Embracing environmental stewardship is a popular position that receives support both from hospital staff and the community at large. It is probably impossible to find a hospital administrator anywhere in the US who would deny the importance of taking a responsible approach to environmental management. But this commitment does not always translate into highly effective pharmaceutical disposal programs. Rather, pharmacy directors are often stymied in their efforts to implement proper disposal methods for pharmaceutical waste, particularly for products such as fentanyl patches, glycopyrrolate, and warfarin.
To understand how pharmacy responds to the complexity of waste management regulations, PP&P polled a random nationwide sample of health system pharmacy directors. This is the sixth year we have conducted this poll. Responses were submitted via email, with pharmacy directors from 453 facilities responding, yielding a confidence interval of 4.42% (95% +/-4.42) based on the total population of pharmacy directors nationwide.
We intentionally surveyed a random sample of pharmacy directors, not just our readers, to ensure the data reflects trends across the whole of hospital pharmacy practice. Thus, we were pleased to learn that 76% of pharmacy directors rely on PP&P for waste management information.
Commitment to compliant practices continues to increase, but the number of facilities willing to purchase off-contract or spend more to meet their environmental objectives has not grown. Commitment is more likely to be reflected in the adoption of written P&Ps, as well as plans to add a line item for pharmaceutical waste to the operating budget.
Backing up this commitment with improved compliance is important, as inspections targeting waste practices are increasingly common; just over half of all facilities have had their environmental practices inspected over the past three years. Like the EPA and CMS, state boards of pharmacy, accreditors, and state departments of health are quite likely to investigate environmental practices during an inspection. Few inspections result in citations, but recommendations are increasing.
RCRA compliance is a key area of focus for inspectors, and given the complexity of these regulations, has the potential to become a significant problem for pharmacy. Many pharmacies have yet to achieve full compliance with RCRA regulations, and progress toward this goal has been slow. While almost three-quarters of facilities have implemented a RCRA-characteristic waste program, just 60% of hospitals deem their programs fully compliant.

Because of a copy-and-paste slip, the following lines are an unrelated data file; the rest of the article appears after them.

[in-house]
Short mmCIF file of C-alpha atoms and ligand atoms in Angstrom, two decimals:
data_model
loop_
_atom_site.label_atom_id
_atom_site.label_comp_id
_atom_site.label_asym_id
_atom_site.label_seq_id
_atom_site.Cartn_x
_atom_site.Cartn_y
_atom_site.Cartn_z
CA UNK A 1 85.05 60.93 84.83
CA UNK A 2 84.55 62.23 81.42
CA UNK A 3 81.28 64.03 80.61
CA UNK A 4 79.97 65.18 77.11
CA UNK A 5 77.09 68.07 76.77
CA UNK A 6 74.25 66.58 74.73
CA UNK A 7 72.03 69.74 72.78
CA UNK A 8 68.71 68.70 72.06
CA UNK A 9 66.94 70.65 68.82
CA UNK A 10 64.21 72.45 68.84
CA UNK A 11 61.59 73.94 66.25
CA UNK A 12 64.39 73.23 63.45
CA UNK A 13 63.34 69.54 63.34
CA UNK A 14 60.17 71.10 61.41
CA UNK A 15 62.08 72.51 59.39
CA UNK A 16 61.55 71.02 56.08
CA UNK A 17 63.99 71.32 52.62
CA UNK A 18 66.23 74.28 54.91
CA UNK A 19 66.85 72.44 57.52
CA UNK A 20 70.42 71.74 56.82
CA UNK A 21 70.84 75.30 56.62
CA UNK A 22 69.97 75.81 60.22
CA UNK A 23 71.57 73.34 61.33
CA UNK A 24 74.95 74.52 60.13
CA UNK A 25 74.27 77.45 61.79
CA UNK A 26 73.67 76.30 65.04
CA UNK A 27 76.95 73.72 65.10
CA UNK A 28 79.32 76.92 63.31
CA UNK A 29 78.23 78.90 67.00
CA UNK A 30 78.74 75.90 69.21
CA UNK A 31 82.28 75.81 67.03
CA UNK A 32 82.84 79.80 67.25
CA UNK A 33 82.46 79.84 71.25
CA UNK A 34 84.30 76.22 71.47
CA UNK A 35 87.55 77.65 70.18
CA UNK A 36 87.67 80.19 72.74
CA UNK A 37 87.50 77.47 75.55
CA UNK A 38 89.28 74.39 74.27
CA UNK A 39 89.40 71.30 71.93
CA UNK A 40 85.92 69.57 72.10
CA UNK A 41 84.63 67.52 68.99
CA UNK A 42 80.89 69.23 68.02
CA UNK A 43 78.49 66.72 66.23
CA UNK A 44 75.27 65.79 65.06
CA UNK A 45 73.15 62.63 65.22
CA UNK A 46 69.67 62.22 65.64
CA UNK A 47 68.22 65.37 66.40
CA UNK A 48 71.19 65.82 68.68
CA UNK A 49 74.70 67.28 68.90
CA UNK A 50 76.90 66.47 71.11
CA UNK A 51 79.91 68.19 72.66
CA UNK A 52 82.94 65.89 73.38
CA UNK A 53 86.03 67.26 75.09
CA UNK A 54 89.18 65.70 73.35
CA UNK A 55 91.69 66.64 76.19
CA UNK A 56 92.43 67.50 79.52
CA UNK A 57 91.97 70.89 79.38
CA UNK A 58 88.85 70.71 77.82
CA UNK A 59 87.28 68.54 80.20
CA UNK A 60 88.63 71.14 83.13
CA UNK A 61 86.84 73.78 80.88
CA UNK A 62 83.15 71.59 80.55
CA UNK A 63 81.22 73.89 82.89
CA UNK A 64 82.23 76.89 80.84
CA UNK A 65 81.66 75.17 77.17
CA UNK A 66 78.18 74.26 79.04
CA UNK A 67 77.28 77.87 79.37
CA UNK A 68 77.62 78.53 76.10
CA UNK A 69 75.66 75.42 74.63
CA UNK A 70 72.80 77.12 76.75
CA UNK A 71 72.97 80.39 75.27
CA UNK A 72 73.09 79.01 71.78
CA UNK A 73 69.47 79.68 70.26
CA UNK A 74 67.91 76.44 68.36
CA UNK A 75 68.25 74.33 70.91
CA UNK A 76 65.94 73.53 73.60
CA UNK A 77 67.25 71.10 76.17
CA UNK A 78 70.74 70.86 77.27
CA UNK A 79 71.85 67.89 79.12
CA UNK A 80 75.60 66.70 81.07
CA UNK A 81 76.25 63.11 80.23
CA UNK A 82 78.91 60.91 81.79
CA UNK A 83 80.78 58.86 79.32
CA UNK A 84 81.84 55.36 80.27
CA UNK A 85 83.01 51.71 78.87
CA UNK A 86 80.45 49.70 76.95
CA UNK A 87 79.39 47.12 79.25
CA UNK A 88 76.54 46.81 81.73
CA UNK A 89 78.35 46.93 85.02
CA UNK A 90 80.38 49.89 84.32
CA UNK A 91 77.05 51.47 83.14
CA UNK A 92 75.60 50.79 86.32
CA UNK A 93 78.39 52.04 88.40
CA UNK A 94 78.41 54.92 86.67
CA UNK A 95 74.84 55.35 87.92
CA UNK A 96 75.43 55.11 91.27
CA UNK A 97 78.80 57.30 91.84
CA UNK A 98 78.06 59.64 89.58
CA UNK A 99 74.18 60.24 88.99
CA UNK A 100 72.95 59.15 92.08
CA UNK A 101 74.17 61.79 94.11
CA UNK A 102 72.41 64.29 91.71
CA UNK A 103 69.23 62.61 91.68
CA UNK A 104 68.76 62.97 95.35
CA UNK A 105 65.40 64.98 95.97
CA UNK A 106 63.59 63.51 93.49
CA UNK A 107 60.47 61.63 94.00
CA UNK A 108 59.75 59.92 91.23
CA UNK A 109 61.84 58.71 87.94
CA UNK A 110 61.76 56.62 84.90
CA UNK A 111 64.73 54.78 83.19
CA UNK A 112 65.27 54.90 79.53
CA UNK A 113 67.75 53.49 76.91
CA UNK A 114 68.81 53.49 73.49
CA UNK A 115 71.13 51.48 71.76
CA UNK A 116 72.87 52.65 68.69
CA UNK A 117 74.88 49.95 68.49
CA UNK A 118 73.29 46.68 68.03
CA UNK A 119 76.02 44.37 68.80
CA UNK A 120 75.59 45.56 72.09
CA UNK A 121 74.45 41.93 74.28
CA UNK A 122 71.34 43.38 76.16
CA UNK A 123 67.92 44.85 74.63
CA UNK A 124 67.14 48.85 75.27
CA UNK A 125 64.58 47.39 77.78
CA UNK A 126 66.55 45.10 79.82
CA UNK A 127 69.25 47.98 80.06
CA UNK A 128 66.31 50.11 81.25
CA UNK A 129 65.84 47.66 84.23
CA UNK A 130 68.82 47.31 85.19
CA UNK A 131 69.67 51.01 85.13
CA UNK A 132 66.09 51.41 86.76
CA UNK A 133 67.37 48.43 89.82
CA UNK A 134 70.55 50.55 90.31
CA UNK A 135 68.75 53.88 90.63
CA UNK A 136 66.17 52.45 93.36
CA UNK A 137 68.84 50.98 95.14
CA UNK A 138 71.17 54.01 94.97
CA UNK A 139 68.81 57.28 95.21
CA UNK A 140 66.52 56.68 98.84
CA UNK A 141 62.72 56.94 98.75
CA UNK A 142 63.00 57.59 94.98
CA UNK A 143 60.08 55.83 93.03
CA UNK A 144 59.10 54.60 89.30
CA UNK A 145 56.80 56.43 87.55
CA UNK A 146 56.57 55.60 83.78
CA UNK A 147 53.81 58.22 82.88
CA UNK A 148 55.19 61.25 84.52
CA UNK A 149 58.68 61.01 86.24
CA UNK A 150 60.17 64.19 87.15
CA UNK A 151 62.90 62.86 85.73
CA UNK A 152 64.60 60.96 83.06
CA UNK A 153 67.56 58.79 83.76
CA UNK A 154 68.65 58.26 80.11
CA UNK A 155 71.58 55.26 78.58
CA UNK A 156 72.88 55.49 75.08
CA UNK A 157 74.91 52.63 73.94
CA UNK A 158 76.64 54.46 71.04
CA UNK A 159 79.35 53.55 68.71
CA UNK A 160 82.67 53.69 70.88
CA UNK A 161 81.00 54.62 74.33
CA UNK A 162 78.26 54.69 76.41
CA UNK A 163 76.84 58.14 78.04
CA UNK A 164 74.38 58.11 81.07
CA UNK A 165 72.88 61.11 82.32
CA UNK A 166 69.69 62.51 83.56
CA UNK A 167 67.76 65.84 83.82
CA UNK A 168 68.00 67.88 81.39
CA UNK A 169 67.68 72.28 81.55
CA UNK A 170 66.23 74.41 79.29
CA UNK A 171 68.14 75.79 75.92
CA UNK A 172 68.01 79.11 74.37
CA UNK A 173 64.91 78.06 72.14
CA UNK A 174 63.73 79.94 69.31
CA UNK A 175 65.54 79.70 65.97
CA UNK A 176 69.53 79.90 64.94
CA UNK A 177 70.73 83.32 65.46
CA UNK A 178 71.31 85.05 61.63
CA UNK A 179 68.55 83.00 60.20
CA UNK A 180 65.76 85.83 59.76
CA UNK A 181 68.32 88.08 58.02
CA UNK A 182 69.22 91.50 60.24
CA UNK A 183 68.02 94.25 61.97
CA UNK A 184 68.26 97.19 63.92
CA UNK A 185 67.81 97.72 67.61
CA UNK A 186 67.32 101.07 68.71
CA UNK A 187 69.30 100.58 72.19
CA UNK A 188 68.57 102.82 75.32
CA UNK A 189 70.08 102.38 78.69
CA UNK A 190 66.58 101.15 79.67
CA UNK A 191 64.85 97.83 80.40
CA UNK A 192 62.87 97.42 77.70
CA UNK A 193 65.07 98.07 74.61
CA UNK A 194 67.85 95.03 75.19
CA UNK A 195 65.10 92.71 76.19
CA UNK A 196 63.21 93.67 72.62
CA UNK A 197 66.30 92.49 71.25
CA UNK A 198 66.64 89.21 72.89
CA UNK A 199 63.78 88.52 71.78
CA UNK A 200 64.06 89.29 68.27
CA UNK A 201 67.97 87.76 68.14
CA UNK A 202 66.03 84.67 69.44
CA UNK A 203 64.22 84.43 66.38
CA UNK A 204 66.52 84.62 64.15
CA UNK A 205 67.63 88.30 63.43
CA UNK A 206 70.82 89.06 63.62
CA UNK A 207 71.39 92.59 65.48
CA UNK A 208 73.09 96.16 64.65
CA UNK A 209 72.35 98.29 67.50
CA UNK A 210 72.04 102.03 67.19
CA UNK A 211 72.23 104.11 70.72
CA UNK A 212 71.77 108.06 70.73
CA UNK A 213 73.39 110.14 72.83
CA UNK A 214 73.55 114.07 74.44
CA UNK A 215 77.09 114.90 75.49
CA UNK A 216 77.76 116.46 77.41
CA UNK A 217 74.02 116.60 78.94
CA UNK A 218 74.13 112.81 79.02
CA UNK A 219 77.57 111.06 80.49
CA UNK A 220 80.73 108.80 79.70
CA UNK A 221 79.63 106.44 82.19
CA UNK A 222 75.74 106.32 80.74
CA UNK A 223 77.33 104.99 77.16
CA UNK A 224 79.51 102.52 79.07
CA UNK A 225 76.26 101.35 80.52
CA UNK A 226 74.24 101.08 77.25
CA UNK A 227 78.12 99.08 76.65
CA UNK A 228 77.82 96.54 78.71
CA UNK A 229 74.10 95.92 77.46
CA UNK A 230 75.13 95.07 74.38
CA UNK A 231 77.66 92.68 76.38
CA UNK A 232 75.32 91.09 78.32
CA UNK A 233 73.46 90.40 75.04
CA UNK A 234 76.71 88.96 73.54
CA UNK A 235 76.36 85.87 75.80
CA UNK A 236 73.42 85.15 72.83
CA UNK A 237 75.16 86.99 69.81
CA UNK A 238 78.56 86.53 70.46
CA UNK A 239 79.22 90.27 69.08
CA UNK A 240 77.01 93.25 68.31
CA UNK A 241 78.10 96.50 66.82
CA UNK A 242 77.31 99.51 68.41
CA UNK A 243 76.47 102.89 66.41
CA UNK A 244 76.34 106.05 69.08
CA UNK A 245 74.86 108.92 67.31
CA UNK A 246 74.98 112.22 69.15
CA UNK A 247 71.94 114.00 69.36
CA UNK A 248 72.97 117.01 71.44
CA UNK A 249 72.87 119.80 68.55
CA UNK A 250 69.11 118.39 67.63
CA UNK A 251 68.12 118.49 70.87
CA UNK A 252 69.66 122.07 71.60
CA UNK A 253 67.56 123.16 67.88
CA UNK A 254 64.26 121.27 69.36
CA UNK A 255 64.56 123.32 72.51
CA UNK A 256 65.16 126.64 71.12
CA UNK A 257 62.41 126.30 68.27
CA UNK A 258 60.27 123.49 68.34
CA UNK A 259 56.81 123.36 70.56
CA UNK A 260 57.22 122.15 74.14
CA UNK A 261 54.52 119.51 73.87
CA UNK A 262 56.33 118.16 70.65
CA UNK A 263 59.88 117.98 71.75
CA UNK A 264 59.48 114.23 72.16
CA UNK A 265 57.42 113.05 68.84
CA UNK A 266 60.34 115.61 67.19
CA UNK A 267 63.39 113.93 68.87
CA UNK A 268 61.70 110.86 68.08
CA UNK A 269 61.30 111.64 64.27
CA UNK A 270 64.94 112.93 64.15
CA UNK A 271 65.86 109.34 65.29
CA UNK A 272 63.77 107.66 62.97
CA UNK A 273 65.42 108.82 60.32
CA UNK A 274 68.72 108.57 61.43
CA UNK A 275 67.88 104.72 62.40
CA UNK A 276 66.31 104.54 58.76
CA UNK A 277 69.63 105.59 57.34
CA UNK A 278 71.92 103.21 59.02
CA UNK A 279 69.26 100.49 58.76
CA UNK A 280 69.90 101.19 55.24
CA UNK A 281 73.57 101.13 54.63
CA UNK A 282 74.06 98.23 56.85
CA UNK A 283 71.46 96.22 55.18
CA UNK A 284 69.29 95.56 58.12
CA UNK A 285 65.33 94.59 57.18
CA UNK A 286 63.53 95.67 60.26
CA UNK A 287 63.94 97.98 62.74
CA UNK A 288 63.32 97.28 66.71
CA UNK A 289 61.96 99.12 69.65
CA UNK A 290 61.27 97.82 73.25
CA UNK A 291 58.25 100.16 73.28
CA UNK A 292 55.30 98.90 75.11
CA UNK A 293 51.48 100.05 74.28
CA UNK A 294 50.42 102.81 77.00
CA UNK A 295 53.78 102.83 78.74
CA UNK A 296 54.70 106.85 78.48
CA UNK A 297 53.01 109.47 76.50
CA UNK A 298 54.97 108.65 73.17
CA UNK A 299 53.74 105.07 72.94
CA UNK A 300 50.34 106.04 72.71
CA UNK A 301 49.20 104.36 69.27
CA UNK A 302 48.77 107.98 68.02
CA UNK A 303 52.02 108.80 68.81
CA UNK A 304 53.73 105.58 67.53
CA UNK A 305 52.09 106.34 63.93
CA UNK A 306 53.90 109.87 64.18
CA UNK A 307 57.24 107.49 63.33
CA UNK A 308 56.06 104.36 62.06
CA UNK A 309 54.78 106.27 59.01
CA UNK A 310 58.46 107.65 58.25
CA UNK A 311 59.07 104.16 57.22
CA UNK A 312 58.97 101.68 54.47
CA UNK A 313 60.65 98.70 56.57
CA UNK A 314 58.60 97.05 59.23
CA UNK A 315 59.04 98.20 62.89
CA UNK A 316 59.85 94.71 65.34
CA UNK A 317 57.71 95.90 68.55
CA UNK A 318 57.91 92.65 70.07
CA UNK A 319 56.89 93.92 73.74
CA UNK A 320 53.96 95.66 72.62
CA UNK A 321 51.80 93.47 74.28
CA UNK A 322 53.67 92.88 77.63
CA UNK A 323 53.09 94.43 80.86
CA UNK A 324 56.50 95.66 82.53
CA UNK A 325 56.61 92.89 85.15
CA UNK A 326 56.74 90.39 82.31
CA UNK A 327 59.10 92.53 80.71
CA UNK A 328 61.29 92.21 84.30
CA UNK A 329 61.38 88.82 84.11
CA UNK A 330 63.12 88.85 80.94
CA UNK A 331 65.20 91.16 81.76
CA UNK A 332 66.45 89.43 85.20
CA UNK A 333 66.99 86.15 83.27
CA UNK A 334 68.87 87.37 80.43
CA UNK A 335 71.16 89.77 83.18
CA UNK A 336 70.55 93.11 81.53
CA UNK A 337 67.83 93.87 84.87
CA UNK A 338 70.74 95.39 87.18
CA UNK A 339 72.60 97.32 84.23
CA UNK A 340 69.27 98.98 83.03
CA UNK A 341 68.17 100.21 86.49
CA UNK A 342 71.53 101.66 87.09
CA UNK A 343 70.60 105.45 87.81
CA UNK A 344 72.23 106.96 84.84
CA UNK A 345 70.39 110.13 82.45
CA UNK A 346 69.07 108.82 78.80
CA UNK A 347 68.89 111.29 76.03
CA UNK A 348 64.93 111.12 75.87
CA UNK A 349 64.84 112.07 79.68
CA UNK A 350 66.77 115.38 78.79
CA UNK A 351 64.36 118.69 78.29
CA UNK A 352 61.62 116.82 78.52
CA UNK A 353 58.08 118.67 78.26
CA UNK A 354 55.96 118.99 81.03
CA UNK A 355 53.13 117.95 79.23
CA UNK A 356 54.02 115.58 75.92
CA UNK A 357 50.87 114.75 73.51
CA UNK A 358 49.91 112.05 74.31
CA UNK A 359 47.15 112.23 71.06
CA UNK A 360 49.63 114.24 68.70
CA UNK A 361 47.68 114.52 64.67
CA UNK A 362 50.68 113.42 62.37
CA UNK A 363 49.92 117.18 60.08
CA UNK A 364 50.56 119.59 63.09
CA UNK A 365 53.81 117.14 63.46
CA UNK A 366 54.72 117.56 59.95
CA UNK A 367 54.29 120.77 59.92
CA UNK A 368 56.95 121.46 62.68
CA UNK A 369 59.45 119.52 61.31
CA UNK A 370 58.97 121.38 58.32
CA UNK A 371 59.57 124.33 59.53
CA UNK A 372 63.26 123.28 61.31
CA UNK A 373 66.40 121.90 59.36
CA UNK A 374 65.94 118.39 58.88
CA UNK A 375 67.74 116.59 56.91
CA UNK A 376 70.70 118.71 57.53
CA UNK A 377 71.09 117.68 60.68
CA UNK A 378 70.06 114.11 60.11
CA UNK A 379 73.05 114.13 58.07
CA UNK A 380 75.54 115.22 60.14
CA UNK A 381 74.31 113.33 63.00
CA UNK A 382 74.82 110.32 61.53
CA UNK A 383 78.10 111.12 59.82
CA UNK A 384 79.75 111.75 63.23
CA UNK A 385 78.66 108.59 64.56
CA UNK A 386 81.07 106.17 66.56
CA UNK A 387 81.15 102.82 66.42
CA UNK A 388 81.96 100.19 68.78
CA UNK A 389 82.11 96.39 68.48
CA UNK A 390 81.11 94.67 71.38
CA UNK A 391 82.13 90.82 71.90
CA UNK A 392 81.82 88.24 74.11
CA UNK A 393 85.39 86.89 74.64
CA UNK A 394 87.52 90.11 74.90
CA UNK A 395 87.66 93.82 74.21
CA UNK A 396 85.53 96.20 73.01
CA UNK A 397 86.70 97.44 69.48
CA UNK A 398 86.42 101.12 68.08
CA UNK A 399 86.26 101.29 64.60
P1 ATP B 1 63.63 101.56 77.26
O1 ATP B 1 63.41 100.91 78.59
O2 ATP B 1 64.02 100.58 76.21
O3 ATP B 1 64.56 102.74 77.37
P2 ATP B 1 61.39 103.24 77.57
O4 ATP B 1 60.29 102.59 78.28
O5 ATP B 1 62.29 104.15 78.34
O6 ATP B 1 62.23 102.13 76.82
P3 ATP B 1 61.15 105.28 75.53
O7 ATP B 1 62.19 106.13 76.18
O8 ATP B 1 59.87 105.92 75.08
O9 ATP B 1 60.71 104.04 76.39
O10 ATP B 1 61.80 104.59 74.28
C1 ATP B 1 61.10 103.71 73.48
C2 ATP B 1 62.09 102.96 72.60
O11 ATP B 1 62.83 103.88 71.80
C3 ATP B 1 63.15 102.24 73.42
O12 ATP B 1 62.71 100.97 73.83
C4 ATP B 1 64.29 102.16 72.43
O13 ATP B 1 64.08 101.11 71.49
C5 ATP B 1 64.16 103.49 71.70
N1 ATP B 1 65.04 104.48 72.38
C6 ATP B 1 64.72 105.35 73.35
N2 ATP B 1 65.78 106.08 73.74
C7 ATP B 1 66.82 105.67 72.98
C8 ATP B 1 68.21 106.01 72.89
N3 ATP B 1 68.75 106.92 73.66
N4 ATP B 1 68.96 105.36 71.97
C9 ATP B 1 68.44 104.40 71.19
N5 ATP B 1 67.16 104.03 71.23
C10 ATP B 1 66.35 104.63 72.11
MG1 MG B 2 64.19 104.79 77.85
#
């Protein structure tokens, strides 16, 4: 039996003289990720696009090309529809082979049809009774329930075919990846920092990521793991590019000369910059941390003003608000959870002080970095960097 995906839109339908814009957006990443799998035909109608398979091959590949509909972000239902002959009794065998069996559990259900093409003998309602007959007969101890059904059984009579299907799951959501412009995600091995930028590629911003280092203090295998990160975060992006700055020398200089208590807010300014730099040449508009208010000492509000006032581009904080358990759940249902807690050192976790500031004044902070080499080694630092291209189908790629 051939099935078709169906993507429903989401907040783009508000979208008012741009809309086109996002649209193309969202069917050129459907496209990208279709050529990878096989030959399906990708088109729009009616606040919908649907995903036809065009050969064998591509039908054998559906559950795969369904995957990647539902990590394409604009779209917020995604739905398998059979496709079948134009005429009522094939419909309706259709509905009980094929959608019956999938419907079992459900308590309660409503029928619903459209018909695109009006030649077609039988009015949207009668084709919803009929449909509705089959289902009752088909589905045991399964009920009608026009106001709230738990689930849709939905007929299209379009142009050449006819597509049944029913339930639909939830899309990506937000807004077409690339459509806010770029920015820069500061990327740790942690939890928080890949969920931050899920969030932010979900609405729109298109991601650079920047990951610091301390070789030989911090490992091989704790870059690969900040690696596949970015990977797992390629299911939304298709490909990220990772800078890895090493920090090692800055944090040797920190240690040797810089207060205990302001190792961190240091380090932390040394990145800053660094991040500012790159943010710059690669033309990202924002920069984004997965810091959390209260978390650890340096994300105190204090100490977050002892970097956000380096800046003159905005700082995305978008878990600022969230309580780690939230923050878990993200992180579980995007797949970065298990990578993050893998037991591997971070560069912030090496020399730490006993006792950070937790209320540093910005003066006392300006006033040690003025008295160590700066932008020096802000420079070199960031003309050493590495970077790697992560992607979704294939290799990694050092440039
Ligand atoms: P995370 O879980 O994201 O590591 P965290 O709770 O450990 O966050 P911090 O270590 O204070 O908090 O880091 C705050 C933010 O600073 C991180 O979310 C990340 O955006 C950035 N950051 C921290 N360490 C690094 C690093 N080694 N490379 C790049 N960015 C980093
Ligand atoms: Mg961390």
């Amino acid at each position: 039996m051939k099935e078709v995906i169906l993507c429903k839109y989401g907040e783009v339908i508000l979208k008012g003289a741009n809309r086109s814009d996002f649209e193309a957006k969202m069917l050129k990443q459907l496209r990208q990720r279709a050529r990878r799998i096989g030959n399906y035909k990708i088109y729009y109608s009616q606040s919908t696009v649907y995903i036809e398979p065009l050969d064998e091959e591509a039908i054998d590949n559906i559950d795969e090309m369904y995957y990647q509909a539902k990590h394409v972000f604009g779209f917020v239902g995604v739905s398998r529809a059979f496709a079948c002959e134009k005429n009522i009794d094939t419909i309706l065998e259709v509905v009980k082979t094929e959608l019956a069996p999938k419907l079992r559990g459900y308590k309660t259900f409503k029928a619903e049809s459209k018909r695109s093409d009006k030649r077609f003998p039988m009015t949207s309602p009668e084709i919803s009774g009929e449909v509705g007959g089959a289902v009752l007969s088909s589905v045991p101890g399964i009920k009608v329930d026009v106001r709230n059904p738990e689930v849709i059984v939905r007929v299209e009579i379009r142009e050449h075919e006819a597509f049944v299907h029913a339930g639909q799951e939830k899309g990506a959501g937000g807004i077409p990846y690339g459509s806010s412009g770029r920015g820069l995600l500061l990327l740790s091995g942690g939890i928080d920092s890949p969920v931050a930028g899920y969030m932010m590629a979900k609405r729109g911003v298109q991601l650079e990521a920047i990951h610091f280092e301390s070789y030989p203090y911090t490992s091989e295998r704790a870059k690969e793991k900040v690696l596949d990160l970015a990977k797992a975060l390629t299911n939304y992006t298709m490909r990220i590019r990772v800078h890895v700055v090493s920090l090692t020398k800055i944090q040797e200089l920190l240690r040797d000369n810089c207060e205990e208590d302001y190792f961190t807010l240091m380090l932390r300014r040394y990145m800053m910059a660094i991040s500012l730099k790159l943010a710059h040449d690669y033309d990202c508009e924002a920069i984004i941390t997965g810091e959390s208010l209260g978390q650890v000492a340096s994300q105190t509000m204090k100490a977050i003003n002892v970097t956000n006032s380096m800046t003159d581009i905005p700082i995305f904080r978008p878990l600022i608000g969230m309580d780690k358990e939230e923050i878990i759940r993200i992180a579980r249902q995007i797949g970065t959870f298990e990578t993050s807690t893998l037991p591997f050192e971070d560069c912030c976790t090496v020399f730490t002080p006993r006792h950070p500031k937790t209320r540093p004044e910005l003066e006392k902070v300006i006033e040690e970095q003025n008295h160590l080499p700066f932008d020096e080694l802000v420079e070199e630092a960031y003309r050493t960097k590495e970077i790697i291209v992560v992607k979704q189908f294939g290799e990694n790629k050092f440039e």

Ensuring Non-Recoverability of Controlled Substances
Non-hazardous and controlled substance wastes also challenge many pharmacy directors striving to implement fully compliant waste practices. It is vital to be aware of how your non-hazardous waste is ultimately disposed; options are very different for waste disposed via landfill versus medical waste incinerator.
Controlled substances pose another conundrum, given the lack of federal guidance. Disposing of controlled substances via the sewer is not only a poor environmental practice, but also is forbidden in many states. This creates a challenge, as the DEA has yet to delineate alternative, non-recoverable disposal options.
While the complexity of the various regulations is challenging for many pharmacy directors, providing effective staff training is the prime stumbling block for many facilities. Hospitals also are often deterred by a dearth of storage space and a lack of in-house expertise. Overcoming these challenges requires support from administration, be it funding for additional training or the allocation of sufficient space for waste storage.
Pharmacy’s Green Responsibility
Ultimately, pharmacy is responsible for the cradle-to-grave management of all medications within the facility. By extension, the hospital administration is responsible for supporting this approach. Working collaboratively to ensure compliant waste disposal will benefit the organization while also improving our environment.
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